Suicide and Suicide Prevention in Asia

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60% of the world's suicides take place in the Southeastern and Western Pacific regions of Asia. China has 21% of the world's population and between 30 and 40% of the world's suicides. Suicide Prevention International (SPI) has completed a survey of the problem and the measures being taken to address it: Suicide and Suicide Prevention in Asia has just been published by the World Health Organization.

Suicide in China dramatizes the dimensions of the problem. It is the fifth major cause of death in the country, and the leading cause of death for young people 15-34 years of age. At least three quarters of the suicides are in rural China where the suicide rates are at least three times the urban rates. The suicide rate for women is higher than that for men, and has left large numbers of young children motherless. A major contributing factor is the shortage of doctors and other health care providers. The rural areas of India have similar problems.

Obtaining adequate figures on suicide rates in Asia is a problem since in many countries doctors are generally not required to sign death certificates; Japan is the notable exception. In Vietnam, a family member reports the cause of death to a local health official ("his heart stopped beating" or "she stopped breathing." The only officially verified causes of death are those of the small minority of patients who die in hospitals. Since enormous stigma attaches to suicide in countries like Pakistan and India and where both suicide and attempted suicide are against the law (a woman's chances of being married are greatly diminished if it is known there was a suicide in her family) this makes determining suicide rates difficult and discourages individuals who have made suicide attempts from seeking help.

A few countries - Australia, New Zealand, Japan, and Sri Lanka - have national strategies to prevent suicide; others -Malaysia, the Republic of Korea, and Thailand - are in the process of doing so. All rely to varying degrees on non-governmental agencies to develop and implement prevention strategies. They institute measures ranging from creating public awareness of depression as treatable and suicide as preventable and improving portrayal of suicide in the media to reducing access to lethal means of self-harm and improving treatment of depression and other disorders that convey suicide risk.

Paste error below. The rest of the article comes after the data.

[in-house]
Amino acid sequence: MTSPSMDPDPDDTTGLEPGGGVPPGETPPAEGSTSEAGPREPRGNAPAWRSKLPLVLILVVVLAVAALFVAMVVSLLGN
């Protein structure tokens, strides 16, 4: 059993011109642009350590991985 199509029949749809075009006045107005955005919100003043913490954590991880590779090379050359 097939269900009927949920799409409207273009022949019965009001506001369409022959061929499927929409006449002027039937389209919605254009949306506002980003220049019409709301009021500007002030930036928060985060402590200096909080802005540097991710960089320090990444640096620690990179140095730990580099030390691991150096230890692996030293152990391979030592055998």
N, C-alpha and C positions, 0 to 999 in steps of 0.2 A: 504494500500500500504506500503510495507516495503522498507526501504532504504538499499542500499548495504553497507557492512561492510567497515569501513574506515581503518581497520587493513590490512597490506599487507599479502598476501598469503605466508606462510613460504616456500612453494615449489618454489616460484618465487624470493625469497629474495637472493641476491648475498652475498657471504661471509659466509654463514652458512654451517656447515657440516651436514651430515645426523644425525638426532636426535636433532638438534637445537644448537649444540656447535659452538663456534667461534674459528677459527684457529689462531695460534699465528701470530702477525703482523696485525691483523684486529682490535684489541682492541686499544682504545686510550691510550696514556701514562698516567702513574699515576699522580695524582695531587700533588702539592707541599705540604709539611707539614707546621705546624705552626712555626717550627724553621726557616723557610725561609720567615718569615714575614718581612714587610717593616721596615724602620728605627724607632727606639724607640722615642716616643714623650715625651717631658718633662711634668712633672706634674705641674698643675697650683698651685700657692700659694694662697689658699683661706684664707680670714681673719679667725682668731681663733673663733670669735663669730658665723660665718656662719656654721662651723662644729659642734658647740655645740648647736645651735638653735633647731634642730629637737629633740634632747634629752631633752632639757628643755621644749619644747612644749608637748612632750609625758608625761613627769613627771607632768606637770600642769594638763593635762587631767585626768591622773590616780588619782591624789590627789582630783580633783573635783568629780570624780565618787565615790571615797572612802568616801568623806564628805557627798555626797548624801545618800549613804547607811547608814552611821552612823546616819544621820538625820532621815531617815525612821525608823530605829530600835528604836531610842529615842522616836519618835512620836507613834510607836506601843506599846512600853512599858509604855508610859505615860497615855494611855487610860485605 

The major weakness of many of the prevention initiatives in the Asian countries is their failure to build in evaluation procedures that would enable them to tell if the initiatives are effective. In addition, a major contributing factor to the difficulty of even developing prevention strategies is the shortage of doctors and other health care providers.

What Can Be Done
Suicide and Suicide Prevention in Asia not only reviews the extent of the problem of suicide in Asian countries, but also discusses the varying cultural contexts in which suicide occurs, what suicide prevention initiatives are being undertaken to address them, evaluates the evidence for their effectiveness and, when indicated, makes suggestions for building in evaluative measures that could help make it possible to determine how effective they are.

SPI is working with Asian investigators to develop, implement, and fund two major suicide initiatives in rural China and one in Vietnam. All three reflect responses to the unique configuration of the suicide problem within these countries.

Developing a Mental Health Service Network in Rural China
Psychiatrists from a county mental hospital are training personnel in the villages and towns in a large province (Hunan) to recognize and refer individuals with depression, and/or risk for suicide to the hospital for treatment and subsequently to provide community mental health care for these patients. We expect a significant reduction in suicide and attempted suicide. The ultimate goal is to establish a cost effective model for providing care for these patients that could be adopted by the Chinese government and replicated throughout rural China.

Social-educational Interventions for Rural Suicide Attempters in China
The project strengthens the social support network available to patients seen in hospital emergency rooms following medically serious suicide attempts. It aims at reducing repeated suicidal behavior by helping these suicide attempters find alternative ways of dealing with interpersonal conflicts and other stresses.

Suicide Prevention in Vietnam
The project is ascertaining the frequency of suicide in Vietnam by a sampling method in geographically representative provinces throughout the country. Personnel in the community health centers will be trained to do verbal autopsies. They will visit every family after a death and interview them to determine if the cause of death is a suicide. The clinical leader of the project will come at regular intervals to retest staff and oversee the process. At the end of a year the data for all the districts will be analyzed so that we will have a good estimate of what the actual suicide rate is in the country - information that provides the necessary baseline for evaluating the success of any suicide prevention initiative.

The Suicide and Suicide Prevention in Asia study was led by Dr. Herbert Hendin in association with Asian suicide prevention experts from 13 countries and several consulting experts from Europe and the United States. Editors of the manuscript in addition to Dr. Hendin were Michael Phillips, Lakshmi Vijayakumar, Jane Pirkis, Hong Wang, Paul Yip, Danuta Wasserman, Jose Bertolote, and Alexandra Fleischmann.


Click here to see the Suicide and Suicide in Asia monograph >>


Click here to visit WHO's Suicide Prevention website >>